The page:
In 2011, Alan Wearne donned the fedora of businessman for the first time. His essay An Accidental Publisher: Alan Wearne on Grand Parade Poets and Christopher Bantick addresses some of his reasoning to do so. He has started Grand Parade Poets under a manifesto as he describes here:
Wearne: We believe there are plenty of readers who don’t want Australian literature, let alone its poetry, to be turned into a sideshow booth at some 365-days-a-year writers’ festival, or a dingy, cramped branch office of Cultural Studies. Poetry is too serious an occupation to be beholden to such ephemera, though with a wonderful perversity there is no section of the arts better suited to not taking itself seriously. Poetry must be elitist and democratic since it brings high-powered, imaginative entertainment and intellectual pleasure to those willing enough to meet it at least part of the way. Grand Parade Poets wishes to publish poets of music, passion and intelligence. We trust you will enjoy the results.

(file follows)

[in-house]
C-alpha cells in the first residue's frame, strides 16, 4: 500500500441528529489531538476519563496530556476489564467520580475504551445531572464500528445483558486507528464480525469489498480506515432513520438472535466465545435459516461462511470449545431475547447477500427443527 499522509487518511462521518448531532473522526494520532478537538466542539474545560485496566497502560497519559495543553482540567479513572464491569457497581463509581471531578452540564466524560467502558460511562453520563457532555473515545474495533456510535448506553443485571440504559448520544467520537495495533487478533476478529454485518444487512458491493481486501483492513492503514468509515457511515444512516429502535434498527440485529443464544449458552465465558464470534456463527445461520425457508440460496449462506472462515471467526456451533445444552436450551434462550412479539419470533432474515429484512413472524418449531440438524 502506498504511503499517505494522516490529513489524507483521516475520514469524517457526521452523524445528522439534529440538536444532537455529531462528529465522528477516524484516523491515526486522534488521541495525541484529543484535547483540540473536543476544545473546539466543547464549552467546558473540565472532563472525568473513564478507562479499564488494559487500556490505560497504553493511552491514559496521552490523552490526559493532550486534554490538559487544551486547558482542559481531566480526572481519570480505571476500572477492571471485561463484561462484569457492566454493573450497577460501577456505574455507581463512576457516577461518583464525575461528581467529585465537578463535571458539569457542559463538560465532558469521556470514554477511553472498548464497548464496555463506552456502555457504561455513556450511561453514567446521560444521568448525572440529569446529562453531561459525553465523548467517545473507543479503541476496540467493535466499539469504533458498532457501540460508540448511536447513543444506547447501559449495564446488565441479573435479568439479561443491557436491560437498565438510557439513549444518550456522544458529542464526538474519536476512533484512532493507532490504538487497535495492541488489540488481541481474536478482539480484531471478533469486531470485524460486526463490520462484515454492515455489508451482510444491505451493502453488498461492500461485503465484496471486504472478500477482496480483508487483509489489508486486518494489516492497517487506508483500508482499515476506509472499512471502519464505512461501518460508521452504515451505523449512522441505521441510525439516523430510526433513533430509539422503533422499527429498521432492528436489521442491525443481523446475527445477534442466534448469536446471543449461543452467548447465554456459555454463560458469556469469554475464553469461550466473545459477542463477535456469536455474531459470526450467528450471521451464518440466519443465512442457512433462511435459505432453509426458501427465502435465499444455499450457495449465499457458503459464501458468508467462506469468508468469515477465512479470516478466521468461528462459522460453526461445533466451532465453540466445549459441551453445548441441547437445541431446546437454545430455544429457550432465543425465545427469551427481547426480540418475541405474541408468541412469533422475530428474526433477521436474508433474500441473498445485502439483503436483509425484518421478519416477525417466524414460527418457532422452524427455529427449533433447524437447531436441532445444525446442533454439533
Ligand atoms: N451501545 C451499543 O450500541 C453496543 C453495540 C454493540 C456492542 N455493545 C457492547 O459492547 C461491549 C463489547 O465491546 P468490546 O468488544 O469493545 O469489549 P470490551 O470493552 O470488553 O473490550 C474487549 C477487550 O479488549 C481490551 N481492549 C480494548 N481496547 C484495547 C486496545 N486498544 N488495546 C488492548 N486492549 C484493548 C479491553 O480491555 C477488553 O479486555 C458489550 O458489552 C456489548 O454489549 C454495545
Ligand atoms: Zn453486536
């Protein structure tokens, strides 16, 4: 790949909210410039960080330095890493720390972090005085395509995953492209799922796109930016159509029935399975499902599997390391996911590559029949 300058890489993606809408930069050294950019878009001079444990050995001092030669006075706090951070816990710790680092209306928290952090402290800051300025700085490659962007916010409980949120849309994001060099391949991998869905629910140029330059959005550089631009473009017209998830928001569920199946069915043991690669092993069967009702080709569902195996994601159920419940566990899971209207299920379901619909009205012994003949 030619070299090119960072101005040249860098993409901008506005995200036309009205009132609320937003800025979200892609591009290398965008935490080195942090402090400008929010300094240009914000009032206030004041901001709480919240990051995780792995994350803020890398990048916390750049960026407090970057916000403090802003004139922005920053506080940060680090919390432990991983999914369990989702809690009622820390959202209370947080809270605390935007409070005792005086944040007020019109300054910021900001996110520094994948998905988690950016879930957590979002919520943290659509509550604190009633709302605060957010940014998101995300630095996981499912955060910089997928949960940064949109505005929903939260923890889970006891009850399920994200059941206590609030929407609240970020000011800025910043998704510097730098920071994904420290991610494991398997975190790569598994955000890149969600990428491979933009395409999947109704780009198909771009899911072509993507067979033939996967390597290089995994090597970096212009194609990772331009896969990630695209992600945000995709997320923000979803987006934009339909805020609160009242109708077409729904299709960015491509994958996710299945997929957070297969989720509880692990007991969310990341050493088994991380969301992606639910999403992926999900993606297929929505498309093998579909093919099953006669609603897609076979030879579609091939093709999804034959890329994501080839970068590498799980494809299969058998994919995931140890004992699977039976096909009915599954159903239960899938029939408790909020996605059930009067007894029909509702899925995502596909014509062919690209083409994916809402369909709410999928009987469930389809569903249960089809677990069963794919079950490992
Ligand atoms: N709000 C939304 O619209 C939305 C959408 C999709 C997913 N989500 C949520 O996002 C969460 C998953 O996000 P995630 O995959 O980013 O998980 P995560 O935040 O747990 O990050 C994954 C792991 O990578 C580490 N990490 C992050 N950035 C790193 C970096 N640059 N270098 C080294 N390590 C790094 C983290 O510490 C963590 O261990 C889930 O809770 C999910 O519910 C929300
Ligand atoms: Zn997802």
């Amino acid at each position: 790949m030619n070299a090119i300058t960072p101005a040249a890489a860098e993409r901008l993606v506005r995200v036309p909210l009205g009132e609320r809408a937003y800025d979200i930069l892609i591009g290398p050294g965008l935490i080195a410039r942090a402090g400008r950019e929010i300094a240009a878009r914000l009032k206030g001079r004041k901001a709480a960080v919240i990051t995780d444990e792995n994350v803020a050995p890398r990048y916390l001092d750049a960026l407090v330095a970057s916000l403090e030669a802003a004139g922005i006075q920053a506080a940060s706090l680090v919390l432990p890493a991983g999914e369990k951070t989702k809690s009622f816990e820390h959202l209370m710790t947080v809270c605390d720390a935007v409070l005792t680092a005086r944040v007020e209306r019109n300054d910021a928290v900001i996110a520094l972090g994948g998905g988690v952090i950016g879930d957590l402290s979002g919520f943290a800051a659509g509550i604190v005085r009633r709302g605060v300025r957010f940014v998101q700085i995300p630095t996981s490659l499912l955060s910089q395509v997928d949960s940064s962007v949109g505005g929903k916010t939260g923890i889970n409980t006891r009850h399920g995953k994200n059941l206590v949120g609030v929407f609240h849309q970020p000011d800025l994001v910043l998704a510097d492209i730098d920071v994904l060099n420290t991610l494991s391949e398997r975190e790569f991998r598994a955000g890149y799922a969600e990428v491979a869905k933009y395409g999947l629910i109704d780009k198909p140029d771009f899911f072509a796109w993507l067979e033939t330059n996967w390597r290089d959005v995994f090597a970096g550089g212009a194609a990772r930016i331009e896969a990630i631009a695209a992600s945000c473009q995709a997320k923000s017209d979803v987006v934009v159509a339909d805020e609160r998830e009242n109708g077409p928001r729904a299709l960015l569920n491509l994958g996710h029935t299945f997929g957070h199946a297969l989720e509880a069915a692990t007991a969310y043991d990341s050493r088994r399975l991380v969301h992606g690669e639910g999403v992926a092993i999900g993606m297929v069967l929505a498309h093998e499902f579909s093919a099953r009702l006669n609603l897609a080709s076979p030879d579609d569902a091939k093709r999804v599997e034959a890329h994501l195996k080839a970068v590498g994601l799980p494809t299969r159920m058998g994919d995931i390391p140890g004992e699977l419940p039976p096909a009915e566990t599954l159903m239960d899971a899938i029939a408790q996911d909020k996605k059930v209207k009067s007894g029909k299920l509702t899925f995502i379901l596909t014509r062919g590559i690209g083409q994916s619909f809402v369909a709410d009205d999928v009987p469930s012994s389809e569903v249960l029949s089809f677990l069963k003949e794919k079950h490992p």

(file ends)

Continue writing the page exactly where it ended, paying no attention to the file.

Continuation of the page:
There’s that word again: passion.
The commendable goal of Grand Parade Poets is to train its disco spotlight on poets who are not part of (or have chosen not to be part of) the mainstream poetry scene in Australia … although what the benchmarks of mainstream Australian poetry are remains murky. Grand Parade is two publications into its life, and has designs on at least six more titles and an anthology of ‘the overlooked’ in the works. It’s interesting to note that Wearne considers himself ‘an accidental publisher’ given the catalytic event that took him from armchair publisher to a practising one, hinged upon a once-off tide of income. ‘Money, of course, helped,’ Wearne says. ‘As did my desire to try and ease frustrations with certain (though not all) aspects of contemporary Australian poetry. We all know that cliché re: money-and-mouth, don’t we?’
Yes. Yes, we do. There is no escaping the financial realities of small-press publishing and that it takes a few oranges and pineapples to shout.